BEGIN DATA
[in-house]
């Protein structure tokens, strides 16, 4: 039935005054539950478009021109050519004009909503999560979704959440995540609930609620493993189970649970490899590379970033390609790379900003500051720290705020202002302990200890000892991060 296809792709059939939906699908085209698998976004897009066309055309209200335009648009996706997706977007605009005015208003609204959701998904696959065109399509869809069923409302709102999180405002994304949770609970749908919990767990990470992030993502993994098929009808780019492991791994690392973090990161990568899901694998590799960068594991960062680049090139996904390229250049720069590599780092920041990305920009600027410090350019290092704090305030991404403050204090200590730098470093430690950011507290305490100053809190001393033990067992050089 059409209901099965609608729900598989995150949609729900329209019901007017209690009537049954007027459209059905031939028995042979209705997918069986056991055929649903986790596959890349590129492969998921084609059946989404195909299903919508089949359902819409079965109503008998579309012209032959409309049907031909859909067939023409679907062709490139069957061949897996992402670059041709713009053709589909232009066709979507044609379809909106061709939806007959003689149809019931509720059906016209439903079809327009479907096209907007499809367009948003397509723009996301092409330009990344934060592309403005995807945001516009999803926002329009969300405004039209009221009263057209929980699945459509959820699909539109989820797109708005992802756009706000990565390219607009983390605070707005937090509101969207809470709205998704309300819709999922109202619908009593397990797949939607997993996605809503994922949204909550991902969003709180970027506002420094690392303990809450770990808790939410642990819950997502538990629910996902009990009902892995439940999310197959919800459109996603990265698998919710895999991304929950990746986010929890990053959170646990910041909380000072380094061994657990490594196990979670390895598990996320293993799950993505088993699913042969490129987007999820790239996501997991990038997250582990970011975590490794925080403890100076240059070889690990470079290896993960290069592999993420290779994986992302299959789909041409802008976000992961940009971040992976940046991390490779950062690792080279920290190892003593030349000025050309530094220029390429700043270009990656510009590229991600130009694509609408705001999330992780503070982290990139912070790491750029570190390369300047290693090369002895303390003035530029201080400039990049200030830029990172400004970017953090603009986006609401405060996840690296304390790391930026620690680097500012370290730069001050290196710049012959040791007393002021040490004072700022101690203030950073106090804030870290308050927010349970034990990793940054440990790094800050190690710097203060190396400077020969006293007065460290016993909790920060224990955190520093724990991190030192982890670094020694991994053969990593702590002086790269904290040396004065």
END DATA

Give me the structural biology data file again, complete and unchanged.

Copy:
[in-house]
């Protein structure tokens, strides 16, 4: 039935005054539950478009021109050519004009909503999560979704959440995540609930609620493993189970649970490899590379970033390609790379900003500051720290705020202002302990200890000892991060 296809792709059939939906699908085209698998976004897009066309055309209200335009648009996706997706977007605009005015208003609204959701998904696959065109399509869809069923409302709102999180405002994304949770609970749908919990767990990470992030993502993994098929009808780019492991791994690392973090990161990568899901694998590799960068594991960062680049090139996904390229250049720069590599780092920041990305920009600027410090350019290092704090305030991404403050204090200590730098470093430690950011507290305490100053809190001393033990067992050089 059409209901099965609608729900598989995150949609729900329209019901007017209690009537049954007027459209059905031939028995042979209705997918069986056991055929649903986790596959890349590129492969998921084609059946989404195909299903919508089949359902819409079965109503008998579309012209032959409309049907031909859909067939023409679907062709490139069957061949897996992402670059041709713009053709589909232009066709979507044609379809909106061709939806007959003689149809019931509720059906016209439903079809327009479907096209907007499809367009948003397509723009996301092409330009990344934060592309403005995807945001516009999803926002329009969300405004039209009221009263057209929980699945459509959820699909539109989820797109708005992802756009706000990565390219607009983390605070707005937090509101969207809470709205998704309300819709999922109202619908009593397990797949939607997993996605809503994922949204909550991902969003709180970027506002420094690392303990809450770990808790939410642990819950997502538990629910996902009990009902892995439940999310197959919800459109996603990265698998919710895999991304929950990746986010929890990053959170646990910041909380000072380094061994657990490594196990979670390895598990996320293993799950993505088993699913042969490129987007999820790239996501997991990038997250582990970011975590490794925080403890100076240059070889690990470079290896993960290069592999993420290779994986992302299959789909041409802008976000992961940009971040992976940046991390490779950062690792080279920290190892003593030349000025050309530094220029390429700043270009990656510009590229991600130009694509609408705001999330992780503070982290990139912070790491750029570190390369300047290693090369002895303390003035530029201080400039990049200030830029990172400004970017953090603009986006609401405060996840690296304390790391930026620690680097500012370290730069001050290196710049012959040791007393002021040490004072700022101690203030950073106090804030870290308050927010349970034990990793940054440990790094800050190690710097203060190396400077020969006293007065460290016993909790920060224990955190520093724990991190030192982890670094020694991994053969990593702590002086790269904290040396004065």